Anybody with an email address is likely to have countless amounts of phishing messages in their inbox, and they may not even realize it. This type of threat usually doesn’t come at you with the attention-grabbing headlines of advertising spam or the unbelievable plots attached to the fraudulent messages carrying Nigerian scams. In many cases, a phishing message doesn’t look much like spam at all, even though it is a well crafted plan to steal your money. Believe it or not, a large number of people have fallen victim to this clever scam so it is important that you know how to recognize and avoid it.
What is Phishing?
Phishing is a sophisticated scam based on social networking. Unlike other attacks where intruders rely on vulnerabilities in a server or website application, these scam artists would prefer that the system remain intact. Instead, they look for vulnerabilities in the actual person themselves, hoping they can find someone who is trusting enough to believe the alarming message in their inbox and respond or follow the provided link.
There are essentially two types of phishing. One approach involves a scam artist sending you an email and purporting as a representative of an institution you do business with. This could be any type of company from a bank to someone pretending to be affiliated with PayPal or eBay. They will inform you that there is problem with your existing account and that your login credentials are needed to fix it.
The second approach is similar yet distinct from the method above. A phony representative attempts to alarm you by stating that there is a problem with your account. However, they don’t ask for you to respond with your login credentials, but simply follow the provided link so they can either verify your personal information or correct the problem. After clicking the link, you are not redirected to an official online banking or PayPal website, yet a rogue site that looks strikingly similar, so much that distinguishing it from the real deal might be difficult. Upon entering the requested information, you are essentially handing over the keys to your valuable assets and possibly your identity.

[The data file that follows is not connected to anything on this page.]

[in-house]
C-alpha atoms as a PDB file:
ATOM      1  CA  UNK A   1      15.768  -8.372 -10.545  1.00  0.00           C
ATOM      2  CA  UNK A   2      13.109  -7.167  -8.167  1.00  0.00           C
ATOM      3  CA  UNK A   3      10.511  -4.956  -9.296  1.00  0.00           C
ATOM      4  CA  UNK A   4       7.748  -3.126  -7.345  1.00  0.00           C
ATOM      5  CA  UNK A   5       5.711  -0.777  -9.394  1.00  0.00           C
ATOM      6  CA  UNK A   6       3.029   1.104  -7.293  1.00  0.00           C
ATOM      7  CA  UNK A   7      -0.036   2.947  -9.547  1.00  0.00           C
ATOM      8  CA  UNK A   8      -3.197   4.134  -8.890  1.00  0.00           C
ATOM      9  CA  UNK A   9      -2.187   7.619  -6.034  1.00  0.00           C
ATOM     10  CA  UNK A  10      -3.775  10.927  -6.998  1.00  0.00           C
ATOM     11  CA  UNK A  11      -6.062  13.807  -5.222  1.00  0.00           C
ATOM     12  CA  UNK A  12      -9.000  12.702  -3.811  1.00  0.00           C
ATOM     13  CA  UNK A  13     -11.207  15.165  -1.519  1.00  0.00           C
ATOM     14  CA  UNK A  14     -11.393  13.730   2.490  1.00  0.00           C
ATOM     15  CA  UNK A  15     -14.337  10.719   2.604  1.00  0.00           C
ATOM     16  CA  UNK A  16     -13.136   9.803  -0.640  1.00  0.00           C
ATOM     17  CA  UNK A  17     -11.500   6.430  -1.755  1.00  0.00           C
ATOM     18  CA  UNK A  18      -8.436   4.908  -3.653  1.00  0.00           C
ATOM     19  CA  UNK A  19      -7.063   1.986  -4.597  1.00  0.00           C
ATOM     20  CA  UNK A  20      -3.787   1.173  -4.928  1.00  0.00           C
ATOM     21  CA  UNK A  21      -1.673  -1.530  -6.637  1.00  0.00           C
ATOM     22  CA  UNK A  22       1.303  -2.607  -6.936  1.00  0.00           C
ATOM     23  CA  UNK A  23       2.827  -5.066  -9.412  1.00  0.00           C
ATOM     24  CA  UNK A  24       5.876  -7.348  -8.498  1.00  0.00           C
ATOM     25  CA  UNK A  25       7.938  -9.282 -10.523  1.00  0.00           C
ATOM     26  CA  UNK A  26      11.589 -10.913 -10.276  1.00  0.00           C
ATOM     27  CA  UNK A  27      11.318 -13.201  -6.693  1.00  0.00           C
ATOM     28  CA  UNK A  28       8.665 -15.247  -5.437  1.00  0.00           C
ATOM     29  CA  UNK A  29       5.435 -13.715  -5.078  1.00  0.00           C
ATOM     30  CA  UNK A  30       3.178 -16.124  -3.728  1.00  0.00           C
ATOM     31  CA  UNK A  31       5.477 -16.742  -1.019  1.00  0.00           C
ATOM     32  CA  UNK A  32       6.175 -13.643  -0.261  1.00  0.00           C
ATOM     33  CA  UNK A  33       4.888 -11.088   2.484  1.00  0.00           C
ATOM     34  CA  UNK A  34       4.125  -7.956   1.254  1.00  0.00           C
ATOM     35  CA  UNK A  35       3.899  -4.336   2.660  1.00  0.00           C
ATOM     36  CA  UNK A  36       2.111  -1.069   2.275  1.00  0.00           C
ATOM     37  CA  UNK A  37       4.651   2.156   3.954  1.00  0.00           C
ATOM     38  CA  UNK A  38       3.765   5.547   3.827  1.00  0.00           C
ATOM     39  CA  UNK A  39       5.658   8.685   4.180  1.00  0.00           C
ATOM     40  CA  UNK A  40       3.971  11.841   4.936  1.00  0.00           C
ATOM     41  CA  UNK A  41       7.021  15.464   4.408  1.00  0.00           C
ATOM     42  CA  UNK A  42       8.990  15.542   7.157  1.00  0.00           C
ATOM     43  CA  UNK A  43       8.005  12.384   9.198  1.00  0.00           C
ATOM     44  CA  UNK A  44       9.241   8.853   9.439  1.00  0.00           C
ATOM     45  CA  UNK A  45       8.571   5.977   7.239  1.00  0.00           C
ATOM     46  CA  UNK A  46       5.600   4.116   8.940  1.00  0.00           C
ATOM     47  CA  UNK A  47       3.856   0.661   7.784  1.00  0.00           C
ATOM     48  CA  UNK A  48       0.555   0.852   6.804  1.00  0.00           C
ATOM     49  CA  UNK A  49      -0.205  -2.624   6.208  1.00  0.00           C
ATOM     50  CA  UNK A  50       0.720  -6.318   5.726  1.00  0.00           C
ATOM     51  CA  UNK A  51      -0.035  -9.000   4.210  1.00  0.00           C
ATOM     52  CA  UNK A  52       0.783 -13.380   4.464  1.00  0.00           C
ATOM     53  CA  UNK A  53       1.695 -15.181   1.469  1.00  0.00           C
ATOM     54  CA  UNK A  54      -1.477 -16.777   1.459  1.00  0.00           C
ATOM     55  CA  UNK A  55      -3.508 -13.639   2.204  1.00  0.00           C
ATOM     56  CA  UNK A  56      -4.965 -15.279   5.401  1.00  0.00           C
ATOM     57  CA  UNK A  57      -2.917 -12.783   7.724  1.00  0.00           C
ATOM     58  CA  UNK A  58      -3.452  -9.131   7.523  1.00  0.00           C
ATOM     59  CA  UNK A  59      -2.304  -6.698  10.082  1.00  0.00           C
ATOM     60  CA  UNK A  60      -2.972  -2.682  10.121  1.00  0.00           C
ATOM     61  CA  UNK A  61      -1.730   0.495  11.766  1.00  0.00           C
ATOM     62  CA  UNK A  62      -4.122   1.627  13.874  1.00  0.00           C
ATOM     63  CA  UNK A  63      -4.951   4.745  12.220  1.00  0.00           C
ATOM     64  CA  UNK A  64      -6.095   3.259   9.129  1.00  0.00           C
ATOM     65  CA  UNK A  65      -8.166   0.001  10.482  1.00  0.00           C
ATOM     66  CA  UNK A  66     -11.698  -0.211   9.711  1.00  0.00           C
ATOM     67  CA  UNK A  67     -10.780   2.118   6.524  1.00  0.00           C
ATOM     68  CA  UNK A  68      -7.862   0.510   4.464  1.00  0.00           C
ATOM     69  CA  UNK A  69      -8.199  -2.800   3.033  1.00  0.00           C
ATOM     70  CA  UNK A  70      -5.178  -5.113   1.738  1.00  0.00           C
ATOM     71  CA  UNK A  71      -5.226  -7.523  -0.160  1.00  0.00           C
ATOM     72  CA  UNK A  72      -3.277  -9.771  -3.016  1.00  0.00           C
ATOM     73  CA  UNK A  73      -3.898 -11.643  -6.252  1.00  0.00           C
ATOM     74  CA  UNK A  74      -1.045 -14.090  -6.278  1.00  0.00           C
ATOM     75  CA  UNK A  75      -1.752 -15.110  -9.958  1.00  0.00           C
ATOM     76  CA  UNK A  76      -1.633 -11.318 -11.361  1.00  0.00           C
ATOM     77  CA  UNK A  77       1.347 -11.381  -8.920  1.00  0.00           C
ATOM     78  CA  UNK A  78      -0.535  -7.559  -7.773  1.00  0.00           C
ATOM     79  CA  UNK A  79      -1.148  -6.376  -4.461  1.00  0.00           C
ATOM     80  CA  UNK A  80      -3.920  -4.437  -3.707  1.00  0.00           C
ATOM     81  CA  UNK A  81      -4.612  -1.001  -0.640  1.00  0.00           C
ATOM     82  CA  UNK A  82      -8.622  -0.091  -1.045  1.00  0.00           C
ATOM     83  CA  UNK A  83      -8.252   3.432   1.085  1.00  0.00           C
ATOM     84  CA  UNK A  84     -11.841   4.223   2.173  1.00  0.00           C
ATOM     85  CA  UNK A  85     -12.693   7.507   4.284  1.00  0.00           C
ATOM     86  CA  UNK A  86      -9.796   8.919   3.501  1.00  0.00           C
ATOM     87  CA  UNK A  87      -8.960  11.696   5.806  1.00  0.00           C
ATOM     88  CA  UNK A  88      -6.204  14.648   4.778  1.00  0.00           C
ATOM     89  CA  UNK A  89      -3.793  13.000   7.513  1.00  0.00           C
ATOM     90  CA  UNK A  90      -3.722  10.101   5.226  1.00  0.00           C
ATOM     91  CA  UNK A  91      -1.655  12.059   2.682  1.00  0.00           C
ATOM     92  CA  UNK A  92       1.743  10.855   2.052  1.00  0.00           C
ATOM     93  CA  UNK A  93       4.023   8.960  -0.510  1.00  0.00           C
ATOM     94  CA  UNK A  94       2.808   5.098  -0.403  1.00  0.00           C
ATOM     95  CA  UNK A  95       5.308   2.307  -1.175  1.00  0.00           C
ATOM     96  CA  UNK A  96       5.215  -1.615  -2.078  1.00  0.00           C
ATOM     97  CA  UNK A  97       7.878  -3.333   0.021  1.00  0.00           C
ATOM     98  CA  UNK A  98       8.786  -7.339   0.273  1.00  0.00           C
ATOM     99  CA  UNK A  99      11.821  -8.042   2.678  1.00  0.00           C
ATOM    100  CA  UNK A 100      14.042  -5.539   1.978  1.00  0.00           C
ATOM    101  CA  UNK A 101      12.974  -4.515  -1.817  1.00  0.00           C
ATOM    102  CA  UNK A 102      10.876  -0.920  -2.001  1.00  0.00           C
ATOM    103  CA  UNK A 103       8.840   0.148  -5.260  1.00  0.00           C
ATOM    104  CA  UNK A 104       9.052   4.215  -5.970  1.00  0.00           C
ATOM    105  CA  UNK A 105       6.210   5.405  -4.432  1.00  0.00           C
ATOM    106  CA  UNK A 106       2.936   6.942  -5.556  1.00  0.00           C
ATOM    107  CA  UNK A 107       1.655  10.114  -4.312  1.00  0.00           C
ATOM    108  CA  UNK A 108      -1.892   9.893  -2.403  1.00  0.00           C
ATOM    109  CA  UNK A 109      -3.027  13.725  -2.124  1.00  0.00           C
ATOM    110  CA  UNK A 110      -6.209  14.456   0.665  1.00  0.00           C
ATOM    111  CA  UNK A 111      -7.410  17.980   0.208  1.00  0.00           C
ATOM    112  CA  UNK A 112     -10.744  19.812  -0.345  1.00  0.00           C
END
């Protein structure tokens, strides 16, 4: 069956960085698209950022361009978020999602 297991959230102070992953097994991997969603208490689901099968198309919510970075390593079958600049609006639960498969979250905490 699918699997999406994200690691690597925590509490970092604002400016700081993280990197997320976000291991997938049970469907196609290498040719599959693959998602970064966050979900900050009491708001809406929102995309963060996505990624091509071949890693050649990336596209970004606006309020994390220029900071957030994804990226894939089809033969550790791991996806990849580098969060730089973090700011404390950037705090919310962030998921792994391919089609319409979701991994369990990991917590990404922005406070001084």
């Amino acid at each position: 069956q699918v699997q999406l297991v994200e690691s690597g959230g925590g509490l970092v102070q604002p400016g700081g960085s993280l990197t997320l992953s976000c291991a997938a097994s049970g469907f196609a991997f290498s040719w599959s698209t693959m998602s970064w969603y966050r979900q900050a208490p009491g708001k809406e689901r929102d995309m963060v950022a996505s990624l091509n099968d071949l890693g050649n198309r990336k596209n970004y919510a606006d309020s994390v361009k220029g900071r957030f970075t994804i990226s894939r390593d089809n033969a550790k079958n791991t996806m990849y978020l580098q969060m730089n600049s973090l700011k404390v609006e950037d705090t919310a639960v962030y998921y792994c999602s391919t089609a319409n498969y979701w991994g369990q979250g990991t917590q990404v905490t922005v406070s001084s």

So, what role will DomainKeys play in the fight against phishing? As a product owned by Yahoo and integrated into its web-based mail system, the technology will help to protect you against email scams in the following ways:
Website owners register their Domain Name Servers with the DomainKeys system from which emails are required to be transmitted from a registered server.
DomainKeys incorporates an additional header to message, identifying the sender’s domain name server to verify where the message originated.
The message is then verified by the web-based mail system which analyzes the header to ensure that it originates from where it claims. If the header isn’t validated, the message is automatically sent to a spam folder.
Yahoo has been working to push DomainKeys as a standard for web-based anti-phishing for sometime now. With Gmail recently picking up the technology, it’s very likely that it will become standardized in the very near future. Unfortunately, internet criminals are quite persistent and seem to find a way around the most efficient security mechanisms. Whether you use a free web-based mail system by Yahoo, Gmail or through your own website, the best advice is to never respond to a suspicious email or click on any links. If a message appears legitimate, contact the company personally and speak with an official representative. This will determine if someone was trying to bait you with a phishing scam.